A Brief History of the Building
The Reichert Family Center and Cosden Price Gallery was known locally as the Beckwith store. It is located on the north side of State Route 25 in the hamlet of Southold, Suffolk County, New York. Located on property once owned by early 17th century Southold settlers John Conklynge, Richard Cark and John Salmon, the building was built by the Lester family before 1850. The Hon. Thomas S. Lester Sr. (1782-1817) was a prominent local resident and states attorney whose son, Col. Thomas S. Lester Jr. (1811-1885), amassed a fortune and donated the first clock for the steeple of the Southold Presbyterian Church.
The store building was sold by Thomas S. Lester, Senior’s widow, Mary H. A. Lester, to G. P. Horton in 1858 along with eight acres of land. George P. Horton was a master builder in Southold during the mid-19th century and was responsible for many important structures, including his own mansion which was later known as the Albertson House, located on the corner of Youngs Avenue and Route 25.
In April of 1864, the building and four acres, were acquired by Capt. Sherburne Beckwith (1822-1896), who hired local carpenter William H. Corwin in 1867 to build his new home just west of the store building. Beckwith came to Southold from Connecticut in 1849 to run a ship chandlery in Greenport, located east of Southold. He retired to Southold in the 1860s where he ran a small dry goods business from his store building. His descendants would own the building until 1984.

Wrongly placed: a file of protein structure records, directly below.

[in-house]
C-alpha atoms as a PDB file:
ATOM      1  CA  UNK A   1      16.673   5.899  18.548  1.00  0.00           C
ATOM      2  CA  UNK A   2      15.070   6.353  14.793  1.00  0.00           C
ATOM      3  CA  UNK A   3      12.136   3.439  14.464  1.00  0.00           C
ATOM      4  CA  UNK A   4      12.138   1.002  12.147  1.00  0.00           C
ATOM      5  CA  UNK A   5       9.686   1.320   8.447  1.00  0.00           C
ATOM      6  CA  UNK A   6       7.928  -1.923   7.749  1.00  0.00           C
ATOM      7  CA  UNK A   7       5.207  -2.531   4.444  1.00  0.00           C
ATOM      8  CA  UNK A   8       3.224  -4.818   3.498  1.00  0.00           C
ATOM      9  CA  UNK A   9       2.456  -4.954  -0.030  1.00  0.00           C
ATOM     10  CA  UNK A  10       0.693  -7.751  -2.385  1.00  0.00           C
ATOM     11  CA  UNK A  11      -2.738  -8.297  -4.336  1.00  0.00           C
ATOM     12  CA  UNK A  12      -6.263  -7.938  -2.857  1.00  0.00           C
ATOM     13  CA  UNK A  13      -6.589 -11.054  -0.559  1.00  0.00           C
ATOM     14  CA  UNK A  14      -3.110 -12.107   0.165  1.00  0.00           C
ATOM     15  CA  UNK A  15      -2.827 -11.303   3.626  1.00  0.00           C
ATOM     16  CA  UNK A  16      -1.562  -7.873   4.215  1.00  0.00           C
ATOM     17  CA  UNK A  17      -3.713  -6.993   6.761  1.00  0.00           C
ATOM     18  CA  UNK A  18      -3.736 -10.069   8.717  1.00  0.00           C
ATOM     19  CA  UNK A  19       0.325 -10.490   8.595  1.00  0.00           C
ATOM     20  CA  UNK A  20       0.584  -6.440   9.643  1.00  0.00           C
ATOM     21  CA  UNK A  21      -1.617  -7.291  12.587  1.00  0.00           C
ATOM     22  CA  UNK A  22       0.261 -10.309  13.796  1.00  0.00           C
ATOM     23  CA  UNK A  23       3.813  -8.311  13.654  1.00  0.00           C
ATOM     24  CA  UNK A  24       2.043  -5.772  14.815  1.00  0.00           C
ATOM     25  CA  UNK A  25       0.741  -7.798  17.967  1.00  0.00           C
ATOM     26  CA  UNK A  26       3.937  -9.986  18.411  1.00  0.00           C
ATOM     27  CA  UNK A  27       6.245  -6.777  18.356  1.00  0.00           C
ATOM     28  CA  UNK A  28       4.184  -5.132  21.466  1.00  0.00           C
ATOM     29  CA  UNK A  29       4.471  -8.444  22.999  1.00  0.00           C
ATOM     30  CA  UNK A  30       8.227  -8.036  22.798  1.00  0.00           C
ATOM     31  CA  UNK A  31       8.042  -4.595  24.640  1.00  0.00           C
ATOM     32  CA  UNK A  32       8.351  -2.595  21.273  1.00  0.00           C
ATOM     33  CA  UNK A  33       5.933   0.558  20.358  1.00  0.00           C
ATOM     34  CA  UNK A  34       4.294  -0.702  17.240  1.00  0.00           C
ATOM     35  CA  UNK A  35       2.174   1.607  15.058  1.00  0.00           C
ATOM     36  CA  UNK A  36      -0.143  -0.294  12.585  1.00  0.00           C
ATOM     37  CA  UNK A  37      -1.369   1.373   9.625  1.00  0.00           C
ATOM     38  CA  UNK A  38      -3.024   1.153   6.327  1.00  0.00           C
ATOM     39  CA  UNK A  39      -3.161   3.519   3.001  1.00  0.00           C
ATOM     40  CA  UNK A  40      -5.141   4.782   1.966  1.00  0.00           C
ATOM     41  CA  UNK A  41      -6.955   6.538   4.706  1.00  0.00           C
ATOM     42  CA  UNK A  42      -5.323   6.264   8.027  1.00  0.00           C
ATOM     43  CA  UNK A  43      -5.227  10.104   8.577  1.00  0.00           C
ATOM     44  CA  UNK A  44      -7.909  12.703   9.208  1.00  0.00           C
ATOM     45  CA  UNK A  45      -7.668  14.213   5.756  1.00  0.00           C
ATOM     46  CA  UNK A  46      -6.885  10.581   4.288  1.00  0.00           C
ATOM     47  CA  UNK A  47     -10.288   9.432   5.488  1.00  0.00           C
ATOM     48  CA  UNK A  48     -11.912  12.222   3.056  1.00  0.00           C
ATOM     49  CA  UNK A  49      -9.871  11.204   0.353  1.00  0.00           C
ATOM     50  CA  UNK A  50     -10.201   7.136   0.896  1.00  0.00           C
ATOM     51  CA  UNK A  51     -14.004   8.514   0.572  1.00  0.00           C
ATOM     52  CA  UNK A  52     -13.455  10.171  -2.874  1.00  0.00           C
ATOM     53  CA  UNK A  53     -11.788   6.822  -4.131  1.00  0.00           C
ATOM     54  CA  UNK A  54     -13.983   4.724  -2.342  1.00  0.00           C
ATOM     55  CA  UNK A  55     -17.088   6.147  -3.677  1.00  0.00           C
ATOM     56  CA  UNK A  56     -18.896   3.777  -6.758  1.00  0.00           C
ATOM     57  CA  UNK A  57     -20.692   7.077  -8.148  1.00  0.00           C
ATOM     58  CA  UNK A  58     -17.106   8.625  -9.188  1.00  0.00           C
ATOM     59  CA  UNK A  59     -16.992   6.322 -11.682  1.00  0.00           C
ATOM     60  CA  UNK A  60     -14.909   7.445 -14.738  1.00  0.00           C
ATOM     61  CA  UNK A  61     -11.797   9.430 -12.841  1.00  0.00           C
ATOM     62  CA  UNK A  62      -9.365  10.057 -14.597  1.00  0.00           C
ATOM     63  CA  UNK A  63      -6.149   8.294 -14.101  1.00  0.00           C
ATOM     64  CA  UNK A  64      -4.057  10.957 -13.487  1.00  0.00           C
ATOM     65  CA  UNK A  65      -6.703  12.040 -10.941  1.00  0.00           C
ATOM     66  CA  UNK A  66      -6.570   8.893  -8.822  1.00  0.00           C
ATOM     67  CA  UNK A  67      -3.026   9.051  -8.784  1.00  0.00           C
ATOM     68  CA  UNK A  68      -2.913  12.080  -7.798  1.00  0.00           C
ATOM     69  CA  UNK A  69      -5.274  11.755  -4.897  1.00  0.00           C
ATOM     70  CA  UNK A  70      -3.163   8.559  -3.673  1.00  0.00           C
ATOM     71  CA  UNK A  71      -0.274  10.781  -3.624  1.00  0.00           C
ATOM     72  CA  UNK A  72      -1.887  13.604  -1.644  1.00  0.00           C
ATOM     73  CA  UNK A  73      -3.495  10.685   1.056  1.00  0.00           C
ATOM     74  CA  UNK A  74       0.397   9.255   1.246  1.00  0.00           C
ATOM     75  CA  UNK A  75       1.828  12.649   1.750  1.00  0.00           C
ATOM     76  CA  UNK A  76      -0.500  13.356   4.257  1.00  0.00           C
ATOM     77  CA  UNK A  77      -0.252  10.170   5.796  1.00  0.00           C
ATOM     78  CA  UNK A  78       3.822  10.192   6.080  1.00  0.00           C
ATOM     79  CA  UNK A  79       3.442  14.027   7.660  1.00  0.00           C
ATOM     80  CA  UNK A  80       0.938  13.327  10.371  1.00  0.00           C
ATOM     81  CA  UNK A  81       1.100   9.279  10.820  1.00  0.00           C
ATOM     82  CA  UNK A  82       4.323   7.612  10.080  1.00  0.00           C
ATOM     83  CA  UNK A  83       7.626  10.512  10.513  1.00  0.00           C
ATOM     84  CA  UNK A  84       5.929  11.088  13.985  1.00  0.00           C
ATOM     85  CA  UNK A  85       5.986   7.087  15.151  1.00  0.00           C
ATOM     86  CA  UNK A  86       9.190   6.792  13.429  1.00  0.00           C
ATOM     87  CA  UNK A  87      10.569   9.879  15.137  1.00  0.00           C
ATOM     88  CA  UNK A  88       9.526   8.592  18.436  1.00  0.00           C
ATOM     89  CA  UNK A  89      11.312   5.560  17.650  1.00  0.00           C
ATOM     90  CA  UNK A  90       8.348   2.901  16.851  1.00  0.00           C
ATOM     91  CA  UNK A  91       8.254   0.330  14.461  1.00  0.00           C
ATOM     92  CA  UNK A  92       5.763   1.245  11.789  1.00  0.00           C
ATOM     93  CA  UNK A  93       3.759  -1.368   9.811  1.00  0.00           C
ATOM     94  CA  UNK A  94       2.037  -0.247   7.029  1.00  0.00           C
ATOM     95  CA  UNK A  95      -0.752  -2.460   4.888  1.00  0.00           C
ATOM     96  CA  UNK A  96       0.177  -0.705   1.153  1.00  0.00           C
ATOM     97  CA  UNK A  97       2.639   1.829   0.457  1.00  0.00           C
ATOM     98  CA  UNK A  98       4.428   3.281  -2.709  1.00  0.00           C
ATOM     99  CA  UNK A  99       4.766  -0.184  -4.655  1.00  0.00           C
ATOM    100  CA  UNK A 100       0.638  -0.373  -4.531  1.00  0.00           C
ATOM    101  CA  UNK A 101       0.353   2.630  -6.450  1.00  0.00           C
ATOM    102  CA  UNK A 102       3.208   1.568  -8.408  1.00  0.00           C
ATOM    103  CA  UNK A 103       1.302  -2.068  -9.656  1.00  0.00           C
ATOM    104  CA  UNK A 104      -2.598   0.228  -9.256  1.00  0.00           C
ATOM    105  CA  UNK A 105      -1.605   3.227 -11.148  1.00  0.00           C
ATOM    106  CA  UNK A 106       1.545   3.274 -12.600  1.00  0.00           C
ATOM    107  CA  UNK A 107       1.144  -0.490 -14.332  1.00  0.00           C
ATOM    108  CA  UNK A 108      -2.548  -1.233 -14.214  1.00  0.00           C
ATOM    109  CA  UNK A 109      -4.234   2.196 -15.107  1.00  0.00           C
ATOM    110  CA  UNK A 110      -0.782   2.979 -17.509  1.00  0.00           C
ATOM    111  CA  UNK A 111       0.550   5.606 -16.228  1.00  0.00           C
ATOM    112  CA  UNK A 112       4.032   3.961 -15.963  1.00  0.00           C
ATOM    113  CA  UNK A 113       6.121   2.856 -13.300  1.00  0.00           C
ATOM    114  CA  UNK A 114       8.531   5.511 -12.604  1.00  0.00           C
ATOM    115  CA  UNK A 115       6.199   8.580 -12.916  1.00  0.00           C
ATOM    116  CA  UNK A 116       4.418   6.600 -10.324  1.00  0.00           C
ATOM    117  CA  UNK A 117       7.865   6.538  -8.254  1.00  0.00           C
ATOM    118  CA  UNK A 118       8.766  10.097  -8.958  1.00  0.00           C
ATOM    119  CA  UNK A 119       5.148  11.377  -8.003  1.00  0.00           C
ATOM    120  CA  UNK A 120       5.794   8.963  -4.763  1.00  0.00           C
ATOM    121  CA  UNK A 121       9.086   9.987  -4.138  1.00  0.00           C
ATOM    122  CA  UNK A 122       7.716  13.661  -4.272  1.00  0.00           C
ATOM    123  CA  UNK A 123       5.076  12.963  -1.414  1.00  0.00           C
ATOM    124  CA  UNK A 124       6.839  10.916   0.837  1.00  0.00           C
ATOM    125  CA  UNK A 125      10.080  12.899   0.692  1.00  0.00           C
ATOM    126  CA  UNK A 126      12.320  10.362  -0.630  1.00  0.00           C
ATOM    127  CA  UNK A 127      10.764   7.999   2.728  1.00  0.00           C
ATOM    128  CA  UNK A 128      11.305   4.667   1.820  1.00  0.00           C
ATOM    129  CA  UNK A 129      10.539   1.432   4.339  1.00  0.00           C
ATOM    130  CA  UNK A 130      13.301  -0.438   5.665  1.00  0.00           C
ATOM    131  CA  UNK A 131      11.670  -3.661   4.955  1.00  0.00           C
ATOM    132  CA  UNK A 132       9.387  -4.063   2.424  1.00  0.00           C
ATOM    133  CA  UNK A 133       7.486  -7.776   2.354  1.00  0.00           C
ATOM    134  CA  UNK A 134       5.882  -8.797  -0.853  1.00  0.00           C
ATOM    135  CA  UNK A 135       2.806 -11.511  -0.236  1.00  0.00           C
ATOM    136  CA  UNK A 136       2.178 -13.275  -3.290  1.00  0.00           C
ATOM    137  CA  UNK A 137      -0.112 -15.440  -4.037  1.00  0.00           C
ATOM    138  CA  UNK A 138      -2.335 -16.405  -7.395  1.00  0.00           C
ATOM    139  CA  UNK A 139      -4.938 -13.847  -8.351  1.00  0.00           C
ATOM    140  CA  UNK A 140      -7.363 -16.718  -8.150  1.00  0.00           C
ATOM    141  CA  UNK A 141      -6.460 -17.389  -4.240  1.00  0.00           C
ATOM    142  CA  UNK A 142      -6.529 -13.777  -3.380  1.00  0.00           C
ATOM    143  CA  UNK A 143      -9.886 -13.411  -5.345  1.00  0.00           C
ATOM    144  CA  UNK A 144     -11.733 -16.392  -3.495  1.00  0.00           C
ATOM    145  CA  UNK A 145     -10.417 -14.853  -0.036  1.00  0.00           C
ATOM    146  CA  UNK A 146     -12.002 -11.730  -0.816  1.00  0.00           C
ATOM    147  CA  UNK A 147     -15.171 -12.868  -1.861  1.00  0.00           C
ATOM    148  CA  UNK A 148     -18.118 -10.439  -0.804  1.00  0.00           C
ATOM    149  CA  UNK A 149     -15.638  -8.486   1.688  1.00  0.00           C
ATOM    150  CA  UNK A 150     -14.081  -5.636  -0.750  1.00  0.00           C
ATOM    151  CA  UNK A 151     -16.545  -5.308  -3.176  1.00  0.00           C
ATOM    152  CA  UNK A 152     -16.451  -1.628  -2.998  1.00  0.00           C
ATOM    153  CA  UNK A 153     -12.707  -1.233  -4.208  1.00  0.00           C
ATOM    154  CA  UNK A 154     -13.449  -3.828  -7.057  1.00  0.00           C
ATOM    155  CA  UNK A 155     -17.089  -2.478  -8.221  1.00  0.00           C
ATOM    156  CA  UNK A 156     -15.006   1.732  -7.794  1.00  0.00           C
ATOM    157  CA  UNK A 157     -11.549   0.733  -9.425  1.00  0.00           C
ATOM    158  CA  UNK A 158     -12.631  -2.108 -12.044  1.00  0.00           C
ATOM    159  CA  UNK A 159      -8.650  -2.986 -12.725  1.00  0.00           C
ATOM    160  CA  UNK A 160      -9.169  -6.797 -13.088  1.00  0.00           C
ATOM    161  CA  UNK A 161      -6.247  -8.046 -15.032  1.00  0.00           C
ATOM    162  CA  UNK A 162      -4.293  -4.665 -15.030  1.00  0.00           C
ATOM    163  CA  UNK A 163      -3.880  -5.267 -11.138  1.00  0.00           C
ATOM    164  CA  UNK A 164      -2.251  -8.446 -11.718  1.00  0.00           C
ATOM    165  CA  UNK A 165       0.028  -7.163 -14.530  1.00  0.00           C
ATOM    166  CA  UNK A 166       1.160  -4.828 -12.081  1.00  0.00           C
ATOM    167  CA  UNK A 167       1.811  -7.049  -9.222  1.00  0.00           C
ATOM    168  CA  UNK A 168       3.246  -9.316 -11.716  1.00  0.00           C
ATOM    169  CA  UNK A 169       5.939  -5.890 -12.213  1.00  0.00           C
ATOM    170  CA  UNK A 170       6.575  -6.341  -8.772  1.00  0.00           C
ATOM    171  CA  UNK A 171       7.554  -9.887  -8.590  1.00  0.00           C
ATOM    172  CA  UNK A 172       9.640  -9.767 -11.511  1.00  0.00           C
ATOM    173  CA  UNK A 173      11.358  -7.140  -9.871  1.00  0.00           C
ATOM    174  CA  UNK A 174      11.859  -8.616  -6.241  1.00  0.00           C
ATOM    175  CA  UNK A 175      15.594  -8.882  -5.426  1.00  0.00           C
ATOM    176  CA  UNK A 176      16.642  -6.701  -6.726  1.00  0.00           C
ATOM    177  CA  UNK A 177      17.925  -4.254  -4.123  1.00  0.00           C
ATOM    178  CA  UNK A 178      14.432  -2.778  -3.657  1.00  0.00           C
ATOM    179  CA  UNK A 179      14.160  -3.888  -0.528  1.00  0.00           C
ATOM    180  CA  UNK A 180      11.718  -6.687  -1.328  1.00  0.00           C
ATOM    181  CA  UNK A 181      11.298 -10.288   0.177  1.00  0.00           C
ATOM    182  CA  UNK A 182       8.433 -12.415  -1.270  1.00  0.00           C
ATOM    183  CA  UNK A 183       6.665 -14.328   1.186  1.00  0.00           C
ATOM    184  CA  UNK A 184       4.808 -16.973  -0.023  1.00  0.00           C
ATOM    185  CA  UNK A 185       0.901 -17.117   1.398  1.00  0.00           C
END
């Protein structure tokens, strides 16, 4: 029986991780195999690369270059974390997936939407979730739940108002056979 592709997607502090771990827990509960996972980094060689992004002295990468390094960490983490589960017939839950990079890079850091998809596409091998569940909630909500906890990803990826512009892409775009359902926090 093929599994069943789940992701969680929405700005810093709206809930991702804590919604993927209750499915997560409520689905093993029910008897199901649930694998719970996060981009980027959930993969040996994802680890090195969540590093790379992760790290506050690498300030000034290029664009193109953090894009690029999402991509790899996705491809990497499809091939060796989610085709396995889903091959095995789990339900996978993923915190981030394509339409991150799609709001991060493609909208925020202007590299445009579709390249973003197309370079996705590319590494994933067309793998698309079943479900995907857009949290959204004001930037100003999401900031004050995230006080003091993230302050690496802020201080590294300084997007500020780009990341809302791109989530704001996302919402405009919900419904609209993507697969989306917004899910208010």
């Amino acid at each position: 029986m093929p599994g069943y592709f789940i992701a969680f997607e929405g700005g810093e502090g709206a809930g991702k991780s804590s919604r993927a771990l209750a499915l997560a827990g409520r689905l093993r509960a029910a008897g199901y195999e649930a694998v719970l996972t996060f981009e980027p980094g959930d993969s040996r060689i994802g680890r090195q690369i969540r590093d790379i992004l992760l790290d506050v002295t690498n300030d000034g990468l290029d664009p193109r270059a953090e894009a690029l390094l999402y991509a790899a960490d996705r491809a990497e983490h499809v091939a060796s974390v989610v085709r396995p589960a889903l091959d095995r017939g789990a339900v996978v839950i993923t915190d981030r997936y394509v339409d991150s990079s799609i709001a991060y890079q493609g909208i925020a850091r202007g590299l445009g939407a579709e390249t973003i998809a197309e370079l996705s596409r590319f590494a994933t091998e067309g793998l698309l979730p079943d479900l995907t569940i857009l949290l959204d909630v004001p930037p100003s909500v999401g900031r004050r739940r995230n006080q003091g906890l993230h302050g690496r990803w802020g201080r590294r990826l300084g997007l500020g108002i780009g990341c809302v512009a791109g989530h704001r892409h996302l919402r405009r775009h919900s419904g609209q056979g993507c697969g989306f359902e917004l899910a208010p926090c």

Following Beckwith’s death, the store was leased to and occupied by Frank T. Wells, who ran his own dry goods enterprise from the building in the early 20th century. The building was leased by Arthur F. Gagen for his insurance business in later years. During the mid-20th century, part of the shop was subdivided into two spaces, with Capt. Beckwith’s grandson, Joseph Beckwith Hartranft (1890-1982), using his portion as painting studio and gallery. Hartranft was a very successful local painter, continuing a tradition that began with the arrival of many other artists during the 19th century.
Following his death in 1982, the building and neighboring Beckwith house were sold separately, the store being acquired by Robert W. Gillispie, III. Gillispie ran his “North Fork Real Estate” business from the shop for almost thirty years until his own death in 2009. He was a life member of the Southold Historical Society, and it was from his estate that the Society purchased the building in 2011.
Today, the building is used as an exhibition space for the Society. It has been named in honor of the Reichert family, who helped to fund the restoration of the structure. In addition, the inside gallery is named for the late Carol Cosden Price, whose generous bequest helped make the purchase of the building possible.